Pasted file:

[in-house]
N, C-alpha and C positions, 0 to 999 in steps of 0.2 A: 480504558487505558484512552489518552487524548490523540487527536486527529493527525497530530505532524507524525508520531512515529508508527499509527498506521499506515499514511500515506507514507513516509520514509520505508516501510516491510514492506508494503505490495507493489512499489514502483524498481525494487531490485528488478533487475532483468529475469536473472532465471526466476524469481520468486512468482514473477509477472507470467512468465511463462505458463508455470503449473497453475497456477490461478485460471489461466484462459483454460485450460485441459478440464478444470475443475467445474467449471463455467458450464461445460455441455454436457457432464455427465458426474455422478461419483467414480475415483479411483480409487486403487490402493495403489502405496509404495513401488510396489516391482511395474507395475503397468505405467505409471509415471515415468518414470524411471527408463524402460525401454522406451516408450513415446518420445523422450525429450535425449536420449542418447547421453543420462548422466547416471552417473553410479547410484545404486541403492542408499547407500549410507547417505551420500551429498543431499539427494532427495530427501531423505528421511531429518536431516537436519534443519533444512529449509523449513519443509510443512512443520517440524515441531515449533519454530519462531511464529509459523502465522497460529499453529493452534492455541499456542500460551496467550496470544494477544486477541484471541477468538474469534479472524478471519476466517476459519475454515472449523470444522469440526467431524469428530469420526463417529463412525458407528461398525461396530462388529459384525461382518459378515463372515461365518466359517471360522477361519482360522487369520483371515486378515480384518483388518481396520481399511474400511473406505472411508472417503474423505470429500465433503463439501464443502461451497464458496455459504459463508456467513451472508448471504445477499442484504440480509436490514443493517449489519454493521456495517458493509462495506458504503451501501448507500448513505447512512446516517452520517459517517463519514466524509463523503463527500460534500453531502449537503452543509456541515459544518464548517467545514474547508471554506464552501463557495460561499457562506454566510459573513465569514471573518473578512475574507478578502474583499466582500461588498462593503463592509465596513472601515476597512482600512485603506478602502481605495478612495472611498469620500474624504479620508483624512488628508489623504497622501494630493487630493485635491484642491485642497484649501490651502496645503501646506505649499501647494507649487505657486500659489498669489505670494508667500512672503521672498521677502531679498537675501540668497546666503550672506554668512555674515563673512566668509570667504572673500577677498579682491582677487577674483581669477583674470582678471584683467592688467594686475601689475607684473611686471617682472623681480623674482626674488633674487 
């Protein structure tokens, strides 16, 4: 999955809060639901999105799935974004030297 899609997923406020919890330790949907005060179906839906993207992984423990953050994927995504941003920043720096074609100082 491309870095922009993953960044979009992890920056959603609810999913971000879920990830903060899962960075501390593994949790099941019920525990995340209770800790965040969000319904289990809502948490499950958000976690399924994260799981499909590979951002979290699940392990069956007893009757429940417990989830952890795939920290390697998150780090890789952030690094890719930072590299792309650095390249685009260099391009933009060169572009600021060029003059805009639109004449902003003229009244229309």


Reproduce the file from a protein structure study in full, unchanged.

[in-house]
N, C-alpha and C positions, 0 to 999 in steps of 0.2 A: 480504558487505558484512552489518552487524548490523540487527536486527529493527525497530530505532524507524525508520531512515529508508527499509527498506521499506515499514511500515506507514507513516509520514509520505508516501510516491510514492506508494503505490495507493489512499489514502483524498481525494487531490485528488478533487475532483468529475469536473472532465471526466476524469481520468486512468482514473477509477472507470467512468465511463462505458463508455470503449473497453475497456477490461478485460471489461466484462459483454460485450460485441459478440464478444470475443475467445474467449471463455467458450464461445460455441455454436457457432464455427465458426474455422478461419483467414480475415483479411483480409487486403487490402493495403489502405496509404495513401488510396489516391482511395474507395475503397468505405467505409471509415471515415468518414470524411471527408463524402460525401454522406451516408450513415446518420445523422450525429450535425449536420449542418447547421453543420462548422466547416471552417473553410479547410484545404486541403492542408499547407500549410507547417505551420500551429498543431499539427494532427495530427501531423505528421511531429518536431516537436519534443519533444512529449509523449513519443509510443512512443520517440524515441531515449533519454530519462531511464529509459523502465522497460529499453529493452534492455541499456542500460551496467550496470544494477544486477541484471541477468538474469534479472524478471519476466517476459519475454515472449523470444522469440526467431524469428530469420526463417529463412525458407528461398525461396530462388529459384525461382518459378515463372515461365518466359517471360522477361519482360522487369520483371515486378515480384518483388518481396520481399511474400511473406505472411508472417503474423505470429500465433503463439501464443502461451497464458496455459504459463508456467513451472508448471504445477499442484504440480509436490514443493517449489519454493521456495517458493509462495506458504503451501501448507500448513505447512512446516517452520517459517517463519514466524509463523503463527500460534500453531502449537503452543509456541515459544518464548517467545514474547508471554506464552501463557495460561499457562506454566510459573513465569514471573518473578512475574507478578502474583499466582500461588498462593503463592509465596513472601515476597512482600512485603506478602502481605495478612495472611498469620500474624504479620508483624512488628508489623504497622501494630493487630493485635491484642491485642497484649501490651502496645503501646506505649499501647494507649487505657486500659489498669489505670494508667500512672503521672498521677502531679498537675501540668497546666503550672506554668512555674515563673512566668509570667504572673500577677498579682491582677487577674483581669477583674470582678471584683467592688467594686475601689475607684473611686471617682472623681480623674482626674488633674487 
């Protein structure tokens, strides 16, 4: 999955809060639901999105799935974004030297 899609997923406020919890330790949907005060179906839906993207992984423990953050994927995504941003920043720096074609100082 491309870095922009993953960044979009992890920056959603609810999913971000879920990830903060899962960075501390593994949790099941019920525990995340209770800790965040969000319904289990809502948490499950958000976690399924994260799981499909590979951002979290699940392990069956007893009757429940417990989830952890795939920290390697998150780090890789952030690094890719930072590299792309650095390249685009260099391009933009060169572009600021060029003059805009639109004449902003003229009244229309």